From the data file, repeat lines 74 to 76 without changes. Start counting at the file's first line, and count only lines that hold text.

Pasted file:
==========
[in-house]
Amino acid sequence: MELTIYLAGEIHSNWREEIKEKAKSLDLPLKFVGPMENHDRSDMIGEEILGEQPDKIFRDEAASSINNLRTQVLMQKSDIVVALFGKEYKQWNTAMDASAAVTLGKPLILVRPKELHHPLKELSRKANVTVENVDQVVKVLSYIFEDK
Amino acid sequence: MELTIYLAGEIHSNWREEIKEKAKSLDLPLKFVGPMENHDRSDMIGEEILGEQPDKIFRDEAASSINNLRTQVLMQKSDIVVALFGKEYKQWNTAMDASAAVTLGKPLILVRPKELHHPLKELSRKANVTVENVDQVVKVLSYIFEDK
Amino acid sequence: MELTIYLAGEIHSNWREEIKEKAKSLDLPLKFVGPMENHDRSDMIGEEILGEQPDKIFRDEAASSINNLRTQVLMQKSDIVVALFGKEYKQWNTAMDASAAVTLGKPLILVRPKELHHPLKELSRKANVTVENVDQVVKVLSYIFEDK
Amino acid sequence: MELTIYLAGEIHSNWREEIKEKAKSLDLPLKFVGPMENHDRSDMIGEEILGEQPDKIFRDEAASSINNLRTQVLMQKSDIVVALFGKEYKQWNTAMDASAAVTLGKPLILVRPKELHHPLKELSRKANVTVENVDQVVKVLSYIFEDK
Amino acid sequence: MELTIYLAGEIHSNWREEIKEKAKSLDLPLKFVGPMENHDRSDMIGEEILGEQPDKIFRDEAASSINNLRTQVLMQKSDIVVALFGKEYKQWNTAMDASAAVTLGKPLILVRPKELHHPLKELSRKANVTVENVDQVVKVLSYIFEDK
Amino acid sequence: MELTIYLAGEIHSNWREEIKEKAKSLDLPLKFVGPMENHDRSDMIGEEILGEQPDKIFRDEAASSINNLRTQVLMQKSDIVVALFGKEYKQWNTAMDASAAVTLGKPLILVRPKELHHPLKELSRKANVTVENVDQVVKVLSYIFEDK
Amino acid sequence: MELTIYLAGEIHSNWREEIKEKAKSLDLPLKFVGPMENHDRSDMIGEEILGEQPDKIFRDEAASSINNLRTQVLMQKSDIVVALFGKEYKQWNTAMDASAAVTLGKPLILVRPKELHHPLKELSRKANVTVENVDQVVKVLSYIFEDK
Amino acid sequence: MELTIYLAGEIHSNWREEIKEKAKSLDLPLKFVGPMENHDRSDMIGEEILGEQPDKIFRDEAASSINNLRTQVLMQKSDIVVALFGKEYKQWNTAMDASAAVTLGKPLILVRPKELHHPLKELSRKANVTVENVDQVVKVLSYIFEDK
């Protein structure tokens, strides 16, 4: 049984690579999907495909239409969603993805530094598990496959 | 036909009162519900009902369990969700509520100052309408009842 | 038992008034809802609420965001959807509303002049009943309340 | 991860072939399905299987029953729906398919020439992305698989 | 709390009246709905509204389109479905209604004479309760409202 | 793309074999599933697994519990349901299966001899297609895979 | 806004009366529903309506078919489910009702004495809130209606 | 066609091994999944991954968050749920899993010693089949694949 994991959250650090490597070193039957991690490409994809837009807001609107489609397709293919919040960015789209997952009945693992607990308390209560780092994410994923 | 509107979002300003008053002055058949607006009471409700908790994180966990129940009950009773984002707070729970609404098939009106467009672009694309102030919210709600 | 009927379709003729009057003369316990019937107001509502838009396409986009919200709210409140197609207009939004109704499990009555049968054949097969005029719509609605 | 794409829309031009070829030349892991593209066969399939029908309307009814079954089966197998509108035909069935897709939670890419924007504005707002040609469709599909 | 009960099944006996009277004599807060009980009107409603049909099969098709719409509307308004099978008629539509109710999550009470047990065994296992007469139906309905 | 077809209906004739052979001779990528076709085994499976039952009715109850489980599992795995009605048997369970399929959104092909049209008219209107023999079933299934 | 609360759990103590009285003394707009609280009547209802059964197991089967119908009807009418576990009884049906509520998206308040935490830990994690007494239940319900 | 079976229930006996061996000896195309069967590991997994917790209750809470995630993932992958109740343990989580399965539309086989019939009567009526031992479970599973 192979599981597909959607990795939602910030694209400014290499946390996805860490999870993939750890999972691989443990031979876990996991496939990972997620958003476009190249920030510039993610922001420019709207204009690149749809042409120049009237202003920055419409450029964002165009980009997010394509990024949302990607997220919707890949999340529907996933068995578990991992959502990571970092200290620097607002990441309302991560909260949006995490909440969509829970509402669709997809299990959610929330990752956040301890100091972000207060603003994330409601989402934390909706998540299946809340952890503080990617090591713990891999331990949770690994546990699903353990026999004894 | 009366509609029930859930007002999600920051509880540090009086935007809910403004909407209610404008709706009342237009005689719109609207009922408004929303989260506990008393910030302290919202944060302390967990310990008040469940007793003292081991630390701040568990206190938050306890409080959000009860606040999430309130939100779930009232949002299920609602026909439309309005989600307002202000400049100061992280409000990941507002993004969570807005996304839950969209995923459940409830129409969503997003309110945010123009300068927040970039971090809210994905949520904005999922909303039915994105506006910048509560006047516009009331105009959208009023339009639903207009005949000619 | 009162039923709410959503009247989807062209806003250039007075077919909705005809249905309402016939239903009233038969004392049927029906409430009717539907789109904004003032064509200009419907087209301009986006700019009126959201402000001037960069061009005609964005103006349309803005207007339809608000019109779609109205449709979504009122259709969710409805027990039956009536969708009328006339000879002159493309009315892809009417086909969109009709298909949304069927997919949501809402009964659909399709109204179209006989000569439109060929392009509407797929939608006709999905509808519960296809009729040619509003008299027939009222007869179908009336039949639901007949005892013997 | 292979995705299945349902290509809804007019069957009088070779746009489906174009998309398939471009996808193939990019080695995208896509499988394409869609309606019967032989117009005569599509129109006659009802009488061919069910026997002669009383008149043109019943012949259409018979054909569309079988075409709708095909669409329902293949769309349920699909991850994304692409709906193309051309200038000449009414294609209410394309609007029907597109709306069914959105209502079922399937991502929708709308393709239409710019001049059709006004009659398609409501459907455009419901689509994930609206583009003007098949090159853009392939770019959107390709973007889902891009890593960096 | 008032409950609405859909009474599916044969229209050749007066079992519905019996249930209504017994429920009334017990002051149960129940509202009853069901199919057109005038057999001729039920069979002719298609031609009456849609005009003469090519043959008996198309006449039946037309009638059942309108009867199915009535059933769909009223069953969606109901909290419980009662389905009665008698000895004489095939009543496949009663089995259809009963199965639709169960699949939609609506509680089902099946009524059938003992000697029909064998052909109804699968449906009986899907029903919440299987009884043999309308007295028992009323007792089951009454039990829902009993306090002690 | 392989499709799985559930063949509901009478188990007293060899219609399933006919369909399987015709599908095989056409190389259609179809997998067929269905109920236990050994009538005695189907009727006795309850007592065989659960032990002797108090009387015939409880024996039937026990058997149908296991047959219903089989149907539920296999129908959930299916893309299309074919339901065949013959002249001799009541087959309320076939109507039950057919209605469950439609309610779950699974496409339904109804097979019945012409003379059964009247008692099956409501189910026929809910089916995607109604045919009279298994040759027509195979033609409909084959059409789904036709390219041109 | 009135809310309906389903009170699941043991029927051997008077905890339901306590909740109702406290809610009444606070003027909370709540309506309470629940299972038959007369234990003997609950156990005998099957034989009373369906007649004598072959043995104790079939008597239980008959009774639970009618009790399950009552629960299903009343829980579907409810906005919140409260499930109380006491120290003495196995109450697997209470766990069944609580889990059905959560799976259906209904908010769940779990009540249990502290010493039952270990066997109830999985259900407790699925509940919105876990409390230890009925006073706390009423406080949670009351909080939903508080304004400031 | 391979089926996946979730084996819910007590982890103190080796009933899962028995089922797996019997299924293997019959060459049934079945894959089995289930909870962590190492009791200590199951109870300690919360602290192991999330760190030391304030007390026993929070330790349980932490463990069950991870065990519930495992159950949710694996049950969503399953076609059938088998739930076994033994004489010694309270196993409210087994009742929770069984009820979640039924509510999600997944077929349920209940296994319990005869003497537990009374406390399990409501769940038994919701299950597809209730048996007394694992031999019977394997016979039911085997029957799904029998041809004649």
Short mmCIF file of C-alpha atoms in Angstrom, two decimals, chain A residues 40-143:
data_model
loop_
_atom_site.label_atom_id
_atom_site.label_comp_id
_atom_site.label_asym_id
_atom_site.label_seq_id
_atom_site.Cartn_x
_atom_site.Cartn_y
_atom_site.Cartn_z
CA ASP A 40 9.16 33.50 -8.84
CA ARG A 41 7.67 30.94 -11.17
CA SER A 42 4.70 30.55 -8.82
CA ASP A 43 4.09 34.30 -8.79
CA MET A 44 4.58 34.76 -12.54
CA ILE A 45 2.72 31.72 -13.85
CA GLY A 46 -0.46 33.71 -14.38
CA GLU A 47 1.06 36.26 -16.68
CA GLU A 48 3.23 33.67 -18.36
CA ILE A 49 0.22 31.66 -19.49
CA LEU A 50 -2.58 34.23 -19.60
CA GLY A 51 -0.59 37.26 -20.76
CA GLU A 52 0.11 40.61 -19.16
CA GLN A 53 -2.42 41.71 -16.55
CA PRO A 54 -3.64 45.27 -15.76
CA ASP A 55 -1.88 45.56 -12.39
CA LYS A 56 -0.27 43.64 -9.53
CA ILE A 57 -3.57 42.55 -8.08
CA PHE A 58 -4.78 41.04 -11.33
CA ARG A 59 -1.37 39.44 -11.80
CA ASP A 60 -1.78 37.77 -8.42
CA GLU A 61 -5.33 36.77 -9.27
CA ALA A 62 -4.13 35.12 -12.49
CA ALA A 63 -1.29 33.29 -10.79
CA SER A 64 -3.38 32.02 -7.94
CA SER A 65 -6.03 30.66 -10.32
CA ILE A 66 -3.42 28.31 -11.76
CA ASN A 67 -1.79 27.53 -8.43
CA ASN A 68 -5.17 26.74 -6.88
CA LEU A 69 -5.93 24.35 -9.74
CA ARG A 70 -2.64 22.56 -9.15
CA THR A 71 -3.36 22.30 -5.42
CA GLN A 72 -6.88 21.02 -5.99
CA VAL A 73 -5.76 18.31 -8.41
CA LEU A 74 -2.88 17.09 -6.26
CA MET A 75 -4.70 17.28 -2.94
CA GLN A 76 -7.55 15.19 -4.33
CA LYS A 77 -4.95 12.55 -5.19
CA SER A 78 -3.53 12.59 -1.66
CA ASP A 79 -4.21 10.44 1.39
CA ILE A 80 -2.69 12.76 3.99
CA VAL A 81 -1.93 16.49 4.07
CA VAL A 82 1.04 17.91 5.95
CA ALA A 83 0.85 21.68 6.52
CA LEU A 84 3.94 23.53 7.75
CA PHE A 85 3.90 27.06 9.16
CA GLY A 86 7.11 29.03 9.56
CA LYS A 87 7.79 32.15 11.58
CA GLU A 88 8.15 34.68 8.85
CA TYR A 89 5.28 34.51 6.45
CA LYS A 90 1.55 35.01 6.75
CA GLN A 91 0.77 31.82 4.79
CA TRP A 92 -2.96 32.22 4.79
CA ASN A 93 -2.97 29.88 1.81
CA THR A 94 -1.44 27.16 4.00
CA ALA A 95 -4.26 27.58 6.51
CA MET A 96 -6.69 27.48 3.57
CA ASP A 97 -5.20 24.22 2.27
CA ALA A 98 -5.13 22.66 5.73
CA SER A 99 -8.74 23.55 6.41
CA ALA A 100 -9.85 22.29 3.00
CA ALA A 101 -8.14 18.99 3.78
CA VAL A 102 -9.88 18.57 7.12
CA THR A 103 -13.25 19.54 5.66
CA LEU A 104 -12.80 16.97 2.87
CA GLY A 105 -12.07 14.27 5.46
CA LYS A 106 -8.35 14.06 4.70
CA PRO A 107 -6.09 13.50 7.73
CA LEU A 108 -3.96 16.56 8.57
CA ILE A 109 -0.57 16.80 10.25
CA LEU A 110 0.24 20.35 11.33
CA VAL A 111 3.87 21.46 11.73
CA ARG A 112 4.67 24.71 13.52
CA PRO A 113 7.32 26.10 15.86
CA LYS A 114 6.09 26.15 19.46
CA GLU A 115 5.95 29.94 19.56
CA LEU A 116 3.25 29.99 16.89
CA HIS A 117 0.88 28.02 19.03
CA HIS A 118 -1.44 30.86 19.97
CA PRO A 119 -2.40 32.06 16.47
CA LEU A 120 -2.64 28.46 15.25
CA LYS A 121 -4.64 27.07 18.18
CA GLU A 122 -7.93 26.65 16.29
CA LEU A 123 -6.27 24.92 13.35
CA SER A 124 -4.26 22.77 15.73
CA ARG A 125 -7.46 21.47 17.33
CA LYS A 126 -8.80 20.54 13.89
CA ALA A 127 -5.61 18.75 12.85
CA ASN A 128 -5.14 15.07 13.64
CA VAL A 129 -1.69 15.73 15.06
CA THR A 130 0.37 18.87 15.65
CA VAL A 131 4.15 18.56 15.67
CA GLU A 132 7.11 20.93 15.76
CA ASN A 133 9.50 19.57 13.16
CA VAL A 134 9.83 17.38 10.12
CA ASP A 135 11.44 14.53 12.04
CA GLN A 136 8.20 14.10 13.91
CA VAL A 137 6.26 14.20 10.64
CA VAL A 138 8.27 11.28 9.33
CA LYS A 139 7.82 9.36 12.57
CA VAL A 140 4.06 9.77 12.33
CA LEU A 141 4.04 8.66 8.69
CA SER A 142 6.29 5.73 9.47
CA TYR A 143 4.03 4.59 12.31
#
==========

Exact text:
CA ASN A 93 -2.97 29.88 1.81
CA THR A 94 -1.44 27.16 4.00
CA ALA A 95 -4.26 27.58 6.51